More people come to the basement, as the terrorists have infiltrated the gym and spa area. They have shot dead the spa manager, Zina a very pleasant Filipino Girl who was just doing her job working in Afghanistan to support herself and family abroad. The Terrorists move into the gym and shot an American dead in the face on the treadmill. The president of the Olympic Committee, Mr. Anwar Khan Jagdalak [a former mujahidin commander of Jamiat-i Islami] was in the locker room getting dressed when the Terrorist came face to face to with him. Mr. Jagdalak asked him in Persian "Khaireyaat Khob ast?" (Is everything OK?), and then he turned his gun and took a shot at the president of the Olympic Committee. Mr. Jagdalak made an Olympic dive and fled, and quickly found refuge in some space in the locker room where the Terrorist couldn't find him. He escaped to the basement through another pass.

The doorman, was carried down to the basement by Serena Staff. He had passed out from all of the events he saw, and they were opening up his vest to get him air and began sprinkling water on his face. Then all of sudden a bunch of Serena employees started running down the hall in the basement like they were being chased. This in turn caused two Russian girls to start screaming, and made everyone start to hide including President Karzai's oldest brother who was also trapped with us. What could you do, what would you do if you knew people were coming to shoot you? Turns out the terrorists had not infiltrated the basement, and the Russian girls had to be calmed down, and were given cigarettes to relax.

Hours pass, and we are all sitting and reminiscing about what the hell just happened in front of our eyes who and what we saw. Then all of a sudden two U.S. Marines come down to the basement armed to the teeth, asking everyone if they are all right. We were kind of relieved to see the Marines. The Marines then called out for all US Citizens and they took me, and about ten other people out including Arif whom I told the marine was with me. They said fine, but let's move. We started moving with the Marines out the basement, guns drawn, coming upstairs through the same hall I ran down. There was a pool a blood where I was standing before when everything began and now there was blood everywhere in the lobby, broken glass, black walls from the bomb blasts. Hundreds of Afghan Secret Service and NDS [National Directorate of Security, Amaniyyat-i Milli] guards were standing around. The US Marines got us out and put us in armored vehicles and took us to the embassy where they treated us, took reports and gave us medical checkups.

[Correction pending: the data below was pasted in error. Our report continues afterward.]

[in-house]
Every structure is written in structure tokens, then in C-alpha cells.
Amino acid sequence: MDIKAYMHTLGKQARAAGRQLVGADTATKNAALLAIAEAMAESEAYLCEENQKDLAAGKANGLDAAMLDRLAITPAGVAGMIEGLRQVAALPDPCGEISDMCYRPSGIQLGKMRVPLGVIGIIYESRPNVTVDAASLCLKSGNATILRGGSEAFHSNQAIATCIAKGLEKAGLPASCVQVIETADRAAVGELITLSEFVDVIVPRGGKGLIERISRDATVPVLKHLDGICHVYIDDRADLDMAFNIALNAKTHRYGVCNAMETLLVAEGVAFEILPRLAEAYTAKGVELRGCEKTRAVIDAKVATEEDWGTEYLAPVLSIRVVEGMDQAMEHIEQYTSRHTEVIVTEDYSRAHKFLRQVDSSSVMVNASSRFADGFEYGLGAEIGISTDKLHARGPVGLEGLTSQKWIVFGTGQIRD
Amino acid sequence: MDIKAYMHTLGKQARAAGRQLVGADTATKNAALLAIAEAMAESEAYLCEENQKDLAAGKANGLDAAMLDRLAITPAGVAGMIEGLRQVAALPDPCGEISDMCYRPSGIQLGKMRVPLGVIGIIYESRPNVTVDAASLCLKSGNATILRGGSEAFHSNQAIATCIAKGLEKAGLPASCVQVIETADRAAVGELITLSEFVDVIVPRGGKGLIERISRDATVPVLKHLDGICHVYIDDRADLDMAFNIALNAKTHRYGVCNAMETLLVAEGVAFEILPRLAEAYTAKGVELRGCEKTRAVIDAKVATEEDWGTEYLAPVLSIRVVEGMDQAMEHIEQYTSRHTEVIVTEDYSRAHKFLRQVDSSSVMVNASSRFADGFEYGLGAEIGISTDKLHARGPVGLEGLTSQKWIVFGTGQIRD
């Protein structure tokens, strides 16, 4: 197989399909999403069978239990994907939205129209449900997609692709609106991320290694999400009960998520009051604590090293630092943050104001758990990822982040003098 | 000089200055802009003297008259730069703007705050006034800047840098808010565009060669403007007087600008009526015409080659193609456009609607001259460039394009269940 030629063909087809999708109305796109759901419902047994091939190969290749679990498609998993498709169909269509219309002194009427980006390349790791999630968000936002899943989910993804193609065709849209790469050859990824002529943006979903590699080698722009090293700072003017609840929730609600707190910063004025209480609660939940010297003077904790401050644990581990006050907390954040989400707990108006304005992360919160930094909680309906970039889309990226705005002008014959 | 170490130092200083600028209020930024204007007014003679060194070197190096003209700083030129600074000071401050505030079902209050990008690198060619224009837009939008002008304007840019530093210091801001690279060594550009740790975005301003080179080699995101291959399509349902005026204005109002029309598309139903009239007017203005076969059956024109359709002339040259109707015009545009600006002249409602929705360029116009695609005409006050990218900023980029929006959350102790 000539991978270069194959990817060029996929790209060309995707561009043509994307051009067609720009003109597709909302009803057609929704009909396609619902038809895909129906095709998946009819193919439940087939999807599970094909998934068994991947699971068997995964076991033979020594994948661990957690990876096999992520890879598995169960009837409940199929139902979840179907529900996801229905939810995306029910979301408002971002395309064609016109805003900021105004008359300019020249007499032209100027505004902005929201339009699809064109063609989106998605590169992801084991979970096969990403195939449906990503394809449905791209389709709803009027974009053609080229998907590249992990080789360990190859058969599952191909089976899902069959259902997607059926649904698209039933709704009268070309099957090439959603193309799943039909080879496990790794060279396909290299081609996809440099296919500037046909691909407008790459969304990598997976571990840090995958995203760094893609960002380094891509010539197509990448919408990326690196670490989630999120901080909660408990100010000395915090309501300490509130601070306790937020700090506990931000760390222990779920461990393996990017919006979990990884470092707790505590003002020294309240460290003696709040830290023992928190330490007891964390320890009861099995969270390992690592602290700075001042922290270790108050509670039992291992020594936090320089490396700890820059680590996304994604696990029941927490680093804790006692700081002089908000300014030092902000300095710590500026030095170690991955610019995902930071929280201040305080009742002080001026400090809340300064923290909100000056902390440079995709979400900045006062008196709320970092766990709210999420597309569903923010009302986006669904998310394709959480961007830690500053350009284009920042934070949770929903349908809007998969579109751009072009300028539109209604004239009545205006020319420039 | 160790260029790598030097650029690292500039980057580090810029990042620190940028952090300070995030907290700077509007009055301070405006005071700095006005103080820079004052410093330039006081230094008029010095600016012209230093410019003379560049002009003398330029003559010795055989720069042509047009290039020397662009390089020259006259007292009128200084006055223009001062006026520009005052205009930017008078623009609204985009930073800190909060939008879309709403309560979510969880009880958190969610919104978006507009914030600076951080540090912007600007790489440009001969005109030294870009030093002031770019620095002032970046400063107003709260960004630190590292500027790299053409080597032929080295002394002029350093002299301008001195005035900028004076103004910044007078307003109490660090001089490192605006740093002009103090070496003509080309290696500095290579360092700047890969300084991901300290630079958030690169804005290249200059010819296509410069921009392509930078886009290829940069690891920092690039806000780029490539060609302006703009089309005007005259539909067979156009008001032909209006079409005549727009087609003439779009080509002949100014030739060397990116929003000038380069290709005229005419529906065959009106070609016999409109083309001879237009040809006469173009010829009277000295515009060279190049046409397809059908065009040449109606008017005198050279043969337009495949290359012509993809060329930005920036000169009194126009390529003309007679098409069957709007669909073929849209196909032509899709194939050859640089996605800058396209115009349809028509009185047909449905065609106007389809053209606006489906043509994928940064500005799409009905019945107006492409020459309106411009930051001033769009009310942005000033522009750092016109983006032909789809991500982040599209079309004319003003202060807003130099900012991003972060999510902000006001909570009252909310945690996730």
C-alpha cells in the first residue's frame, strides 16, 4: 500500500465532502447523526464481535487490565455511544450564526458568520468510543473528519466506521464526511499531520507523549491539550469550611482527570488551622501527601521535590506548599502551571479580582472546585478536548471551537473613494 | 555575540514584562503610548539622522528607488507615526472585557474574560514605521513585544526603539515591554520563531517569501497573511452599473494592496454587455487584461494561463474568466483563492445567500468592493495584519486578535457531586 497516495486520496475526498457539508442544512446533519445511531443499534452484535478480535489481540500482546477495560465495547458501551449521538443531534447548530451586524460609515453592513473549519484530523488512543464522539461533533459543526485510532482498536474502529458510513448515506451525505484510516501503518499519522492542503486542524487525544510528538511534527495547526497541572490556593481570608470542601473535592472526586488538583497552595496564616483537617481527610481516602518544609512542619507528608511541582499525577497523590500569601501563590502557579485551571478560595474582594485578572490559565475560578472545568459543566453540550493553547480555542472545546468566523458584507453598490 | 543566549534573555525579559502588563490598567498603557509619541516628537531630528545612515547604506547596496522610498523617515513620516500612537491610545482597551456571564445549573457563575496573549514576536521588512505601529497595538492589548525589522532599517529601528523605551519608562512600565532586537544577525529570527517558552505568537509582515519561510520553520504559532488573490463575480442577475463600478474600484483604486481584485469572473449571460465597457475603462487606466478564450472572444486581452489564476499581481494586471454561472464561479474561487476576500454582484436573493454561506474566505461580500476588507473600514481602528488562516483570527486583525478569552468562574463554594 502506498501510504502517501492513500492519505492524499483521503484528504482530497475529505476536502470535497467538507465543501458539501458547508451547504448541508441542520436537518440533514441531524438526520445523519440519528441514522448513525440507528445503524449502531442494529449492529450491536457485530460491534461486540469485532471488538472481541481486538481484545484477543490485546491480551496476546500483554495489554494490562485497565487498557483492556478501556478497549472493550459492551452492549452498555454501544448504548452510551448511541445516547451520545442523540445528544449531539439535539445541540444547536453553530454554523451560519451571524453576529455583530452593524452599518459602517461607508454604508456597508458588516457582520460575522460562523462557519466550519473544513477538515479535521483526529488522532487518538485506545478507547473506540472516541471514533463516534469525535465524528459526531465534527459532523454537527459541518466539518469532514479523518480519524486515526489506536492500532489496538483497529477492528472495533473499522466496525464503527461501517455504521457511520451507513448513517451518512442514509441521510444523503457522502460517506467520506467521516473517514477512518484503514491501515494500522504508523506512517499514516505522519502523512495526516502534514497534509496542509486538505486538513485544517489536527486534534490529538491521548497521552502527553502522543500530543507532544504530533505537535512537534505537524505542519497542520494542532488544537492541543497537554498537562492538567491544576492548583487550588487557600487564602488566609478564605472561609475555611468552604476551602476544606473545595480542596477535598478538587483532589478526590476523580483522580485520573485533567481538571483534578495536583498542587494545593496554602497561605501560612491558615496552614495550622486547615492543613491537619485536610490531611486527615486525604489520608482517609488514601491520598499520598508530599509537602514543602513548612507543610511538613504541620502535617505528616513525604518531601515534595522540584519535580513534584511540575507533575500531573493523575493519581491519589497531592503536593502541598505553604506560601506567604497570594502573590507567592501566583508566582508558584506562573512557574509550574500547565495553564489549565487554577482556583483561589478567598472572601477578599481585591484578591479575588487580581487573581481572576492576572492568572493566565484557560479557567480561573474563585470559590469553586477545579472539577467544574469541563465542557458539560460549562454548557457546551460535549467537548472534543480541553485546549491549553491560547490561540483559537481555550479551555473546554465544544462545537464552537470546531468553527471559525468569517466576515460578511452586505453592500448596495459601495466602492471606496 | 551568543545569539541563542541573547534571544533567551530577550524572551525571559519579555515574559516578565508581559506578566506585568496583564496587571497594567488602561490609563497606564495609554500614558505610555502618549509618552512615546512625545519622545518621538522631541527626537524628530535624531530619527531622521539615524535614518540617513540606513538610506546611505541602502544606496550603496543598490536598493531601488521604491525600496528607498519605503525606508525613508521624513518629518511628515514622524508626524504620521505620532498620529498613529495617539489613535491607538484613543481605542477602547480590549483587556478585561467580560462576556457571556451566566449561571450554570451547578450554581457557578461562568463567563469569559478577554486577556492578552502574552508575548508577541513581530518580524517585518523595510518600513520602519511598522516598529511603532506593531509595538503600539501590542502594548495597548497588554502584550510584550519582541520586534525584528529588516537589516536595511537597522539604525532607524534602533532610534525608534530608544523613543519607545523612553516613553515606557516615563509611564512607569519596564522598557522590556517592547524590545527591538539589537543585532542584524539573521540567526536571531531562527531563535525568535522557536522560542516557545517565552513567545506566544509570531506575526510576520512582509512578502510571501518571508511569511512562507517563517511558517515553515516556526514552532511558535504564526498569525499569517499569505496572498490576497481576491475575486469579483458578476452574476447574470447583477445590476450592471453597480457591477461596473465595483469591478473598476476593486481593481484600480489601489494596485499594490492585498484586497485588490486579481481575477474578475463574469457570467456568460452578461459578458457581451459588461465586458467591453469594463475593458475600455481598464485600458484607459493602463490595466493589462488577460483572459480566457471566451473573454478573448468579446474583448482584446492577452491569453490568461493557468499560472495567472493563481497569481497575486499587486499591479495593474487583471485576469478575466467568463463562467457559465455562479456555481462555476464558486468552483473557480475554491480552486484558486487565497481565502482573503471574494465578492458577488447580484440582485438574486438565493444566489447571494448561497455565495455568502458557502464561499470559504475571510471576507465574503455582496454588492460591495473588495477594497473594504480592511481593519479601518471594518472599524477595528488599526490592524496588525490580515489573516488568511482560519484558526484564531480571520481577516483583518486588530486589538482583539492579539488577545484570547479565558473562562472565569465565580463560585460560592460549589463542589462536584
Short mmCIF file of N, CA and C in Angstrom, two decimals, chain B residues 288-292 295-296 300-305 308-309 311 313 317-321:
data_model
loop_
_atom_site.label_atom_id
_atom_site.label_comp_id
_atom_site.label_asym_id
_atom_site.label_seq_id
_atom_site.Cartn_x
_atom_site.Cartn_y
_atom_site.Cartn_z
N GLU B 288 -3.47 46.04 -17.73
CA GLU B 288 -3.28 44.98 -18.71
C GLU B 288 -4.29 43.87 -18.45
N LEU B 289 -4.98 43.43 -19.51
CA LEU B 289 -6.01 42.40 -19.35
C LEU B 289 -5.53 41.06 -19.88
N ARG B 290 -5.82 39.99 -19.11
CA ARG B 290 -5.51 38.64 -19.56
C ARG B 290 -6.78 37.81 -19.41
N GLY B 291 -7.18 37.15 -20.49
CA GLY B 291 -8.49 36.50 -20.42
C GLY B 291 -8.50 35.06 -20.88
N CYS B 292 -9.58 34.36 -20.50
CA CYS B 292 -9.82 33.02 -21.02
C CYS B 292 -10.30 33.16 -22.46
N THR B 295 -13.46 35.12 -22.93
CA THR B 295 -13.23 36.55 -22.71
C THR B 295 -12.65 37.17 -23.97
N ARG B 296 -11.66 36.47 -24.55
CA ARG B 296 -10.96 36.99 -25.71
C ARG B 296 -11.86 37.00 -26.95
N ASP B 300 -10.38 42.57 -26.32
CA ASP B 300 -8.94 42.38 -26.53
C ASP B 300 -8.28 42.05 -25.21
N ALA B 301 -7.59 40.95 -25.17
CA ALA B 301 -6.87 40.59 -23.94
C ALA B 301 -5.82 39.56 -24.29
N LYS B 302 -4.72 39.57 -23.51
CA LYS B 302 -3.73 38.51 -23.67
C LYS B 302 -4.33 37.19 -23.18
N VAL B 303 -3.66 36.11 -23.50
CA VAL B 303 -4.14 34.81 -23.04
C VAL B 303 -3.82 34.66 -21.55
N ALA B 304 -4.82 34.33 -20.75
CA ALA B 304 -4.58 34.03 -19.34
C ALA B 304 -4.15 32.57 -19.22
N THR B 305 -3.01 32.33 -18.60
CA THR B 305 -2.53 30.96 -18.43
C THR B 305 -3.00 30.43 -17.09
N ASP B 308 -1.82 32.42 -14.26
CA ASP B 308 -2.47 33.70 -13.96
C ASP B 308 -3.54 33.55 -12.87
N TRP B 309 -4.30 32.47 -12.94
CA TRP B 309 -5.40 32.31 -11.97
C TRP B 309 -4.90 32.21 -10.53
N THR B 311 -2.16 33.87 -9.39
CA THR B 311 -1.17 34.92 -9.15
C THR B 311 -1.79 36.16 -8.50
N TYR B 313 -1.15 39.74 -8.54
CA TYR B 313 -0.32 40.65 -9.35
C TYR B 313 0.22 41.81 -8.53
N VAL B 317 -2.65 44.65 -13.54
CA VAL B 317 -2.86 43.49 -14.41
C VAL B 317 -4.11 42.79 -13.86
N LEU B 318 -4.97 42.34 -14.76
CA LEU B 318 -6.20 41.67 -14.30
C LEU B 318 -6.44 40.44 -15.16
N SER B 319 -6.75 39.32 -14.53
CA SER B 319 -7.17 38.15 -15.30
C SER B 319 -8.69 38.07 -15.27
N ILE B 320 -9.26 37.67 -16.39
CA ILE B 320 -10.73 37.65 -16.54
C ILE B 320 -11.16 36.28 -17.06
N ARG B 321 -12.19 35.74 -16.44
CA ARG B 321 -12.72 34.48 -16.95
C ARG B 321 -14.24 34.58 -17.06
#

They later than released us, and my driver and guards came and picked us up in another car and we went home. Next day I came to get the land cruiser I left parked at the entrance of the door when the bomb went off. Amaniyyat (Afghan CIA) [NDS] asked us some questions then let us in. I looked at my car, I couldn't believe what I saw. Blood, guts, black marks from the bomb blast everywhere. The land cruiser from behind was filled with bullet holes throughout the vehicle. The second Suicide bomber had detonated himself five meters away from car once he got inside and his finger ended up in my back of my land cruiser, and his thumb was on my dashboard. I peered inside the back of the land cruiser through the broken glass and saw the finger, I am not at all accustomed to seeing those types of gruesome items up close it was pretty damn disgusting. The lack of respect for their lives was proven in this heinous crime.

This whole thing has me really spooked, now Taliban are vowing more attacks on Kabul restaurants where foreigners and expatriates are attending. I am unsure what to make of all these tragic events however the situation in Kabul is obviously deteriorating.
Read more on this article...

More Thoughts on the Serena Bombing: Back to the Light Footprint; Democracy in Pakistan

Update: There are some good comments. They are a bit long, so I am not promoting them to the front any more, but I recommend taking a look if you have time.

I had a few conversations that led me to the following thoughts about the Serena bombing:

Whatever happens next, this is a major decision point for everyone concerned in Afghanistan. Such operations will continue. Even if the vast majority do not succeed, the result will be a mix of the following:
  1. Many if not most of the civilian foreign expatriates currently involved in the delivery of aid or other activities in Afghanistan will leave.
  2. Most of the rest will be concentrated into a Forbidden City like the Green Zone in Baghdad. The U.S. Embassy is already such a compound, and the area around it in Wazir Akbar Khan is already so fortified that it might not take much more to turn that and the adjacent areas of Shahr-i Naw (palace, main ministries, UN offices, embassies) into such a zone.
This is happening at the same time that it is necessary to increase development assistance, as the absorption capacity of the Afghan government and society is finally starting to increase. These alternatives are unacceptable. They would make aid even more wasteful and out of touch than it is now.

The alternative is to go back to the original much misunderstood idea of the "light footprint." People say that Lakhdar Brahimi's idea of the light footprint has failed. They even confuse the idea with Donald Rumsfeld's idea of "economy of force." But there has never been a light footprint in Afghanistan. Brahimi imagined in the fall of 2001 that most of the aid to Afghanistan would be delivered through UN agencies, as it was in East Timor. As Special Representative of the Secretary-General of the UN, he advocated a light footprint for those agencies, so as to channel most of the aid to building up the capacity and legitimacy of the Afghan government rather than into parallel structures that would suck all the talent and money away.